Mind-altering properties aside, the alien language introduced in this film also faced technical hurdles, namely the lack of a sequential pattern. Welch emphasized that “structure is universal to human language. All human languages have structures and [they] are always recursive and hierarchical… [With some languages] you can change the order of the words to express emphasis or stylistic variance and what have you, and the meaning is still preserved. [These are] languages with free-word order. However, there’s no language that I know of that has total free-word order… All human languages have some role for word order to play.”

Consistently, the random permutation of logograms in the film presents an unfamiliar obstacle to the story’s protagonist. The question that begets itself is whether a non-fictional linguist would tackle the problem in the same manner.

Welch argued that the first step to deciphering the language would be to find a conceptual commonality shared by the two species. “With human languages, this is not usually an enormous challenge because at a basic level a lot of the concepts are the same from language to language. All languages have a word for stone or stick… If we’re dealing with a hypothetical alien species, all bets are off. We don’t even know if they would necessarily conceptualize common objects in the same way.”

Perhaps unsurprisingly, Arrival embellishes the science of linguistics by overstating language’s influence on cognition. After all, a departure from reality is at the core of science fiction.

One may argue that the proliferation of scientific inaccuracies in mainstream media requires us to fuss over small details, but such a mindset likely overestimates the role that science literacy plays in the public perception of controversial scientific and technological issues. Furthermore, the film’s attentiveness to the nuances of linguistic inquiry is commendable and echoed in Welch’s thoughts.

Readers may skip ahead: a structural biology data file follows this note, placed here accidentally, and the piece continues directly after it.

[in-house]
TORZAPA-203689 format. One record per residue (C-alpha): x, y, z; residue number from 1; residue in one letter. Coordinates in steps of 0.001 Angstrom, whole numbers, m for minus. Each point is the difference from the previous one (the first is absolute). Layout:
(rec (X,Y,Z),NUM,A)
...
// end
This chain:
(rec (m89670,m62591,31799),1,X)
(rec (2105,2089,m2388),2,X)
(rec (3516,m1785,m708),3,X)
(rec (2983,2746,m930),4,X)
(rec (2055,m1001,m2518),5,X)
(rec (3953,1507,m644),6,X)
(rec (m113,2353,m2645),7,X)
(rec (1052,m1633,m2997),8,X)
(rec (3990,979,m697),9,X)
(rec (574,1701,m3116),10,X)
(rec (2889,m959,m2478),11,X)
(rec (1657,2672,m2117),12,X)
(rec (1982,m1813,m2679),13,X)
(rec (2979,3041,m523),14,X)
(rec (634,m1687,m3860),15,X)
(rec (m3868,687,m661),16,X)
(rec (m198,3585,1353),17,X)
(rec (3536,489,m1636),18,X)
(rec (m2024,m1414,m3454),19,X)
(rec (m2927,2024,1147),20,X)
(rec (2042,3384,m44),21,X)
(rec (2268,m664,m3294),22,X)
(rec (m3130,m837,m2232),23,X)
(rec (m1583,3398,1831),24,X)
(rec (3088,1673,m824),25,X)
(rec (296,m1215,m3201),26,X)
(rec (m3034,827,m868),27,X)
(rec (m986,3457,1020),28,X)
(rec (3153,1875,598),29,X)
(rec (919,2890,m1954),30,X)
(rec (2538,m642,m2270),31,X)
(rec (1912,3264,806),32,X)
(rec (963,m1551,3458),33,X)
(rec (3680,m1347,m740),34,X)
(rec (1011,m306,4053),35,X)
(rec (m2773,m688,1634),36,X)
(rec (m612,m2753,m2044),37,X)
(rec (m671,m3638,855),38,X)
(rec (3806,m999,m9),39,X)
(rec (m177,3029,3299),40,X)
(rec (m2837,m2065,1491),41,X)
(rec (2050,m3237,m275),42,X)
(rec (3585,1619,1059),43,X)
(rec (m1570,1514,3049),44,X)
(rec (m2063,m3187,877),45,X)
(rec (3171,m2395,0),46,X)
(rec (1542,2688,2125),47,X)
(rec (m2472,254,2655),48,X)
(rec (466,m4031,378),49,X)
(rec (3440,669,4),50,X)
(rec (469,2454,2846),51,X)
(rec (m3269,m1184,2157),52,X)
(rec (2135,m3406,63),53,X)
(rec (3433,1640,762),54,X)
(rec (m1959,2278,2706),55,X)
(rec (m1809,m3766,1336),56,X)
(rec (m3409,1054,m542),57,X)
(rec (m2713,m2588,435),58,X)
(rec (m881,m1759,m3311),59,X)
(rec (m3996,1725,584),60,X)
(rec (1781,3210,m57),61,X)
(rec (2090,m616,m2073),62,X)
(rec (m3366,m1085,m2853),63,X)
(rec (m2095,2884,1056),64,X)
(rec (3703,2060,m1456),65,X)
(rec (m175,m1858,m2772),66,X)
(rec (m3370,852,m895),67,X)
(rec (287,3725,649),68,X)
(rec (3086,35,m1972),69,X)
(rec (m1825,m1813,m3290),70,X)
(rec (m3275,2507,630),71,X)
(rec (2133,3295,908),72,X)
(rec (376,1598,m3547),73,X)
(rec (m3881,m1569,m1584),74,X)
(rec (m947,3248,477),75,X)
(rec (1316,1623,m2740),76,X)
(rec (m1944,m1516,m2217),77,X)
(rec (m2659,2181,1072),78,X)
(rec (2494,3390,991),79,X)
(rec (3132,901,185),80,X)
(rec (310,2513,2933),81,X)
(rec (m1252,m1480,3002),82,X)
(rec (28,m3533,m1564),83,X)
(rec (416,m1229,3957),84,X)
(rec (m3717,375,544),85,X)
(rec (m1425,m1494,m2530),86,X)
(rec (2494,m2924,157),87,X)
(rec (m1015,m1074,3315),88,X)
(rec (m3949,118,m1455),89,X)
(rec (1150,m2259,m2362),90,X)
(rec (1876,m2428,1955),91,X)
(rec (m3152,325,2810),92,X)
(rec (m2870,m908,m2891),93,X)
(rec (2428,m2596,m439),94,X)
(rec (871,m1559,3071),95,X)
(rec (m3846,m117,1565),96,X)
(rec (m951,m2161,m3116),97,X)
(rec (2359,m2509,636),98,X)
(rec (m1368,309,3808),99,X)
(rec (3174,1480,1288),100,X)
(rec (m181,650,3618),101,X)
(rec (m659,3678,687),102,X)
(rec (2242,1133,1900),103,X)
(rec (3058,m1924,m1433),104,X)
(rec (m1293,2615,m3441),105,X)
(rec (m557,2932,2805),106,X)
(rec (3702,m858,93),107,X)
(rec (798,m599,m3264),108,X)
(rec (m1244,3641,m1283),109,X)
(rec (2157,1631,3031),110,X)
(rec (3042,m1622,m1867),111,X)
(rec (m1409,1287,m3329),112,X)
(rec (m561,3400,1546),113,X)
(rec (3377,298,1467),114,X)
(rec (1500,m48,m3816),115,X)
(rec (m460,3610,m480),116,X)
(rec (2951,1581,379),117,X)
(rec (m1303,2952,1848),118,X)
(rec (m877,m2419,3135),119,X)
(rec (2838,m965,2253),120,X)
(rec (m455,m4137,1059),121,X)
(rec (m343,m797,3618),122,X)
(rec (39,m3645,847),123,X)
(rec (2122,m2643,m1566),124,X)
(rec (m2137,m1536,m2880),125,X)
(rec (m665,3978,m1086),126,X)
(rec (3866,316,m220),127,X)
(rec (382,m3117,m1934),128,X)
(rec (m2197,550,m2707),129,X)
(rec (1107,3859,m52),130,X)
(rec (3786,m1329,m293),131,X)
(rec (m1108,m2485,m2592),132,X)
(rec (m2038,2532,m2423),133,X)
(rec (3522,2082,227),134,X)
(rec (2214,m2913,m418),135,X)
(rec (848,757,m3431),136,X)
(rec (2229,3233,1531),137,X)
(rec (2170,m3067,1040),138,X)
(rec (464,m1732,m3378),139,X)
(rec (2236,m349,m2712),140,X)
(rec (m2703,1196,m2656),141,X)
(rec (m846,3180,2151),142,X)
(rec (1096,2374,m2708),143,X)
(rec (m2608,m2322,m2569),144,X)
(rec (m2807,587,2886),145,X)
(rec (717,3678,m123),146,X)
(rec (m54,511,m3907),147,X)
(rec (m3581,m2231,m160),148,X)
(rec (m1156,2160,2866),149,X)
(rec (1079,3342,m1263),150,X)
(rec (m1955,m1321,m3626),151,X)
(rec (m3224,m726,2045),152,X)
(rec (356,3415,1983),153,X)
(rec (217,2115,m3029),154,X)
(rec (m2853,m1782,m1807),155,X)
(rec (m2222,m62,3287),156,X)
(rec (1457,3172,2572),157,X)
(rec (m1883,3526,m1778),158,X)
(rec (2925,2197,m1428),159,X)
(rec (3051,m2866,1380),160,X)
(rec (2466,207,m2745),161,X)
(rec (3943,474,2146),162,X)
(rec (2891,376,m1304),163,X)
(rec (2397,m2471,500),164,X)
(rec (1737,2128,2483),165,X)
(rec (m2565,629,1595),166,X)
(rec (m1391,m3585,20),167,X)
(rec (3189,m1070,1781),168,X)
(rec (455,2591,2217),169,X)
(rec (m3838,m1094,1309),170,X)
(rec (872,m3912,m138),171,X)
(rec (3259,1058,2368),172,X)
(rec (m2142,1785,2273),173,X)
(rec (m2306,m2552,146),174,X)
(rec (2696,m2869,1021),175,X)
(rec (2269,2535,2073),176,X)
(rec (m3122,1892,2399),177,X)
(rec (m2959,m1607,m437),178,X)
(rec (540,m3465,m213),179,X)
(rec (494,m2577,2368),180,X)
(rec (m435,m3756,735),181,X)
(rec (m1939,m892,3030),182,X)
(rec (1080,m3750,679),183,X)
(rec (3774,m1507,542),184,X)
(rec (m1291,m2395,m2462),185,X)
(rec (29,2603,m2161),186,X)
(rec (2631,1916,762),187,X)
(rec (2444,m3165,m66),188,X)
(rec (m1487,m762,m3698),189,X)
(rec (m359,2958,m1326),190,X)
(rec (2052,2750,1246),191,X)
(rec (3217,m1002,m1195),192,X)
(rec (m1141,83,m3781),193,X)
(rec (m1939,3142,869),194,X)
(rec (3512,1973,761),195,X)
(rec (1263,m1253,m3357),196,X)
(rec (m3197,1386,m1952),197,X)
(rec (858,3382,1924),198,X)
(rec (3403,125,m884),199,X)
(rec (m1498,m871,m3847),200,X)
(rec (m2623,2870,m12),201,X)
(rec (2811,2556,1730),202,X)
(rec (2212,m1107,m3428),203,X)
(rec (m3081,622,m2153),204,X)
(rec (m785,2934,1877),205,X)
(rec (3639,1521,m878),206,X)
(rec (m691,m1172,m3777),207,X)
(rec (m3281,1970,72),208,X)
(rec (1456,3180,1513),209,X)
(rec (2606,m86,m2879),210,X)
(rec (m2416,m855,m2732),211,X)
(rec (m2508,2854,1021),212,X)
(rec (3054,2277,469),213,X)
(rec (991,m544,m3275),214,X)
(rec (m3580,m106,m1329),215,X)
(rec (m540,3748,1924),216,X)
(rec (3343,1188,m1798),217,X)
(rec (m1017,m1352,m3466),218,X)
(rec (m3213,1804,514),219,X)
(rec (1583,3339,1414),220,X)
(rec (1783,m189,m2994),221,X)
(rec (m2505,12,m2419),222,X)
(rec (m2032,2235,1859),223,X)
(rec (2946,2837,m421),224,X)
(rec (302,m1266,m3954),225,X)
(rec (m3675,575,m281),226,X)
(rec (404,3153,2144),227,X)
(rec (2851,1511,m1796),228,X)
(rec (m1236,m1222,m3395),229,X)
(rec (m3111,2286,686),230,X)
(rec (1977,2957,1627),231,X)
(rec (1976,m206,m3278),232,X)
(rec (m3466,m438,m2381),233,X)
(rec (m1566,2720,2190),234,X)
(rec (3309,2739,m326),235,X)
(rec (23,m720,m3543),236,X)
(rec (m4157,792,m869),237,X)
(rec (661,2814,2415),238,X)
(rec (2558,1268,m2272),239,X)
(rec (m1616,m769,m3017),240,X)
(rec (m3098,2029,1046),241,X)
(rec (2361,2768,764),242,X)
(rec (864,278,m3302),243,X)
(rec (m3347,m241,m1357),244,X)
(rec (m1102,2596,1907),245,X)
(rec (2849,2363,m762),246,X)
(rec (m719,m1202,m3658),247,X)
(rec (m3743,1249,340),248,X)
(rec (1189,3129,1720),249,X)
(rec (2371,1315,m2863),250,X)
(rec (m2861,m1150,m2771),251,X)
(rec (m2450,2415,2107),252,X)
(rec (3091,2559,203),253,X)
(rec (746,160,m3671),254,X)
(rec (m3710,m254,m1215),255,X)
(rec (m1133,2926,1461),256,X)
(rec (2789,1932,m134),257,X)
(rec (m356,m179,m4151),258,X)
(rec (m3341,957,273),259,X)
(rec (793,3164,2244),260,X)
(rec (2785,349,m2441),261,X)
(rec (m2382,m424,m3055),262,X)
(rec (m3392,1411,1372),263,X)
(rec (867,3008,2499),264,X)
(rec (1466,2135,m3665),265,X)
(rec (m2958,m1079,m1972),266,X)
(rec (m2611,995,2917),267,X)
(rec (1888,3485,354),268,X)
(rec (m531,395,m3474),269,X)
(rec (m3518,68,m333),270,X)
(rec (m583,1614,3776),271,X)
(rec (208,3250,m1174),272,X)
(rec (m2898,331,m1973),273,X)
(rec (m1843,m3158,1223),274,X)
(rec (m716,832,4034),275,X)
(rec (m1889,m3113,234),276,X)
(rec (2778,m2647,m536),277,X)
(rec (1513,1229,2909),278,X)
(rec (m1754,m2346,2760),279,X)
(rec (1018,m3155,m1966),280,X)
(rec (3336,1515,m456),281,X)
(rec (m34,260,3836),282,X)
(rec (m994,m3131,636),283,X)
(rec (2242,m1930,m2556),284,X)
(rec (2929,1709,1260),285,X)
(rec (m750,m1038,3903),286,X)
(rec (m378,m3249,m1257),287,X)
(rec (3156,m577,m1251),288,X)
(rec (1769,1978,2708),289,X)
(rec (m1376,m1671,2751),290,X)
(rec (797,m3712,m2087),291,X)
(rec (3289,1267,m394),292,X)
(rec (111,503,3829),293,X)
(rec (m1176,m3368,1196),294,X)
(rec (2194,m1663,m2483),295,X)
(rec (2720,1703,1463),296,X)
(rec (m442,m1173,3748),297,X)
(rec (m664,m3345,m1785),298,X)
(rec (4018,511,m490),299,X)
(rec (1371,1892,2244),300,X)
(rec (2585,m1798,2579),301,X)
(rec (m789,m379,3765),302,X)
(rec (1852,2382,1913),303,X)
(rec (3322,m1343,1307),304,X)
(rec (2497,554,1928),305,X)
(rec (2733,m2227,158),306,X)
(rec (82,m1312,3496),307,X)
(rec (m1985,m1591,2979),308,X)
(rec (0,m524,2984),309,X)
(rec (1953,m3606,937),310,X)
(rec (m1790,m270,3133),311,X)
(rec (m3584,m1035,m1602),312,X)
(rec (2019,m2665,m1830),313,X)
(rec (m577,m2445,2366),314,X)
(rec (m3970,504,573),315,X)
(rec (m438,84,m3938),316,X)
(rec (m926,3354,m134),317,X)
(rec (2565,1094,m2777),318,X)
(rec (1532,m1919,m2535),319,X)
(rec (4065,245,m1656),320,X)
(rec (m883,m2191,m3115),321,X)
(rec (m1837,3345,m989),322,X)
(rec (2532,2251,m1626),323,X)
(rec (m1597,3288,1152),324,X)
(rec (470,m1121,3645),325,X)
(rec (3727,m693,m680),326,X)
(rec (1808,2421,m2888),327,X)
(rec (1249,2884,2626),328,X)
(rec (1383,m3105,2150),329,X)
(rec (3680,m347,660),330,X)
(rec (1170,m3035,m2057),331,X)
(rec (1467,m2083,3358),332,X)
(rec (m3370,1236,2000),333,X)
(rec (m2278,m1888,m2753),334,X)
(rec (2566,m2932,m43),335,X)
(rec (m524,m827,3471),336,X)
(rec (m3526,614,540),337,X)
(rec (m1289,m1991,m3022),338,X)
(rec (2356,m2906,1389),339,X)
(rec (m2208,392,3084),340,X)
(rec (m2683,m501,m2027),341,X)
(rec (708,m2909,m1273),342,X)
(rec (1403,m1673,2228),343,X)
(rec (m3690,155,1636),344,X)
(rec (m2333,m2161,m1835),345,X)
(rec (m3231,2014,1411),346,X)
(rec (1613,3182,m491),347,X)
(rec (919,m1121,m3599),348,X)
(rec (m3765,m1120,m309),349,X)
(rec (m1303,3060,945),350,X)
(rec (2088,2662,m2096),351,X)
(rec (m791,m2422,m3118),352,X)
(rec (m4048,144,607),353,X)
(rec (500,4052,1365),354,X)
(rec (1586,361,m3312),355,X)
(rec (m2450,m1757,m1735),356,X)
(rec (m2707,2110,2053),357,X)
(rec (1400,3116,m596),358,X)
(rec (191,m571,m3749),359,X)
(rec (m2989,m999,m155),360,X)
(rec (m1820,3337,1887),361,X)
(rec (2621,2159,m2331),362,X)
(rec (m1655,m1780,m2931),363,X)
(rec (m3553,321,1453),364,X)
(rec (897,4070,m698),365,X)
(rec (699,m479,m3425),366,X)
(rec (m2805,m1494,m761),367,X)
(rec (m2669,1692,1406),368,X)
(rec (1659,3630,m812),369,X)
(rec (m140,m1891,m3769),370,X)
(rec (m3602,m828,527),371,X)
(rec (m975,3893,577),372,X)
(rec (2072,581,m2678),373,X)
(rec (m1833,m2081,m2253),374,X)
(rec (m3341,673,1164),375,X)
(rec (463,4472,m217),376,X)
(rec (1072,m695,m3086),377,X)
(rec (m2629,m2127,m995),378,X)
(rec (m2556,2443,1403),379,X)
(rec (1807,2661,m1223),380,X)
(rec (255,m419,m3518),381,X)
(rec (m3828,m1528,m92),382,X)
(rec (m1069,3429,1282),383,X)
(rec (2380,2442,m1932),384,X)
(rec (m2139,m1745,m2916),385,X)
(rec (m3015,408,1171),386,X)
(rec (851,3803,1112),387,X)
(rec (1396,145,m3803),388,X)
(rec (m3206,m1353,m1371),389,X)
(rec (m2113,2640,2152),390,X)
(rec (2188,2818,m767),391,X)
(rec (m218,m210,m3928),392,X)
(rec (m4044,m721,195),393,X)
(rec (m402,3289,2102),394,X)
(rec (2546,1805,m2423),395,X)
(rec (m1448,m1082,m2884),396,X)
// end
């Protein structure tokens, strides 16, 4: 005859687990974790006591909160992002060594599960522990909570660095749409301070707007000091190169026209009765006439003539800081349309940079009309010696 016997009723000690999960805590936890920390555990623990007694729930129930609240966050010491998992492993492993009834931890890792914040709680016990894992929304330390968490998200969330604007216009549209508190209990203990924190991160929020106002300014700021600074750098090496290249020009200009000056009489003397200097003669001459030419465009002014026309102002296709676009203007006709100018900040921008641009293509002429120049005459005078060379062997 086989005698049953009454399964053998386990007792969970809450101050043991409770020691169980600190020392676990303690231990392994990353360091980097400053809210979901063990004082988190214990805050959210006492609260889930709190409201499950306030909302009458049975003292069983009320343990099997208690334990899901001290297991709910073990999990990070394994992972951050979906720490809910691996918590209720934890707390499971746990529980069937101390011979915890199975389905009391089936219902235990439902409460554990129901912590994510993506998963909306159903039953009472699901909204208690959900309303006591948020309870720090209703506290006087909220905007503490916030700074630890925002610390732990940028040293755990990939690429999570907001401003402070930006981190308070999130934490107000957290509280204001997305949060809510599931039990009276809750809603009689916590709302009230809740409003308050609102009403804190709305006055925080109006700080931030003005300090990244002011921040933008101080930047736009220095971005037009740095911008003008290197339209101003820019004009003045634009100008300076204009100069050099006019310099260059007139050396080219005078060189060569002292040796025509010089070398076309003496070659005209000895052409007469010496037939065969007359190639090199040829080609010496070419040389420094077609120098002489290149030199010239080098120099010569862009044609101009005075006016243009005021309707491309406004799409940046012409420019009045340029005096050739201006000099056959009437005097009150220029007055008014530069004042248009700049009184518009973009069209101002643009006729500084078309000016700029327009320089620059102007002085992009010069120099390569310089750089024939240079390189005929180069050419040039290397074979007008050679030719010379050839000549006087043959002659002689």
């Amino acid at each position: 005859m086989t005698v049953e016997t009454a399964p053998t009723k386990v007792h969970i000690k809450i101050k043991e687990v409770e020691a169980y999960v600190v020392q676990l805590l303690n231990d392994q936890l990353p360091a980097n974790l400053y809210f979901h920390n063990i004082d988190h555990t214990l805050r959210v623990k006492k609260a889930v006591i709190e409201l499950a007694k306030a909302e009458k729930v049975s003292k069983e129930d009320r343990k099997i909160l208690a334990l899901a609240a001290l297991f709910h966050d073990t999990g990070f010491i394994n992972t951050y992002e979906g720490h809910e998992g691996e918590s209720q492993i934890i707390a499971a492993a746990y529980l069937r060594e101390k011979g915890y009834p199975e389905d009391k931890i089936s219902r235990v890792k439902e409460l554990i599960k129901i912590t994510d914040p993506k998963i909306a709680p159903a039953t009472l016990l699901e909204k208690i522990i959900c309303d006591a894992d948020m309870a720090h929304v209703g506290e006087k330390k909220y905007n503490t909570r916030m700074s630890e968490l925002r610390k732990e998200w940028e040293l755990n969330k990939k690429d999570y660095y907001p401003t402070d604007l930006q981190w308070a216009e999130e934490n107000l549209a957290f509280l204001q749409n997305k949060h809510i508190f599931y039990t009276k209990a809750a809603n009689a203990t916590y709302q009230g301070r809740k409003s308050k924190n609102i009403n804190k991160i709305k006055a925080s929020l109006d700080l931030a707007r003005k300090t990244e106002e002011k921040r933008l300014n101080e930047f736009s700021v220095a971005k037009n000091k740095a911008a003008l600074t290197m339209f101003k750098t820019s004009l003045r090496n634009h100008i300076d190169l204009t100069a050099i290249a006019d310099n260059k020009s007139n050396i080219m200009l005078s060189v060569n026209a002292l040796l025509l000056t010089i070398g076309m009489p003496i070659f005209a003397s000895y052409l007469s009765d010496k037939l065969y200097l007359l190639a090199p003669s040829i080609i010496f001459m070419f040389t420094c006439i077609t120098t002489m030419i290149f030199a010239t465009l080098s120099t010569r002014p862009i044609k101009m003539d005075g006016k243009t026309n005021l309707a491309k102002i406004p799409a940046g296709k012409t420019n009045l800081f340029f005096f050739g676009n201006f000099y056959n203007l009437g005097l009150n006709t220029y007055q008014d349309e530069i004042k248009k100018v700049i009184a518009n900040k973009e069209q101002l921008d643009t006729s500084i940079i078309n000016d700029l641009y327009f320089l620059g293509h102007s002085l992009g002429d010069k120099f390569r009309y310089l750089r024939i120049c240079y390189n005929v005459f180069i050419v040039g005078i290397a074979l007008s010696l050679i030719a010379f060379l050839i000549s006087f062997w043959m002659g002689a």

“[The film] does a much better job of dealing with linguistics than any previous science fiction dramatic work… They put a lot more effort into creating believable linguistic detail,” said Welch. “That is a great step forward and it’s helping make the public more aware and knowledgeable about what linguistics really is.”

“The most important [aspect of the film] is that they’re portraying linguistics as a real discipline and that there are people who can confront a previously unknown language and decipher its structure,” added Welch, highlighting the significance of scientific accuracy in the media. “I think there are viewers out there to whom this is going to be a completely novel concept.”

Increased prevalence of science in films can raise awareness of it by sparking curiosity among its viewers. The hope, according to Welch, is that over time this will increase a non-linguist’s appreciation for the similarities as well as the differences between languages.

“Lack of awareness of the differences… leads to hasty translations that can sometimes cause international incidents and even war. Lack of awareness of the similarities can lead to radical Whorfianism — thinking that because another group of people speaks a very different language that they must have a totally alien psychology which, of course, is not true at all,” said Welch.

Congruous with Banks’ response to the frenzy upon the aliens’ utterance of the word weapon, Welch argues for cautious interpretation — a worthwhile take-home message.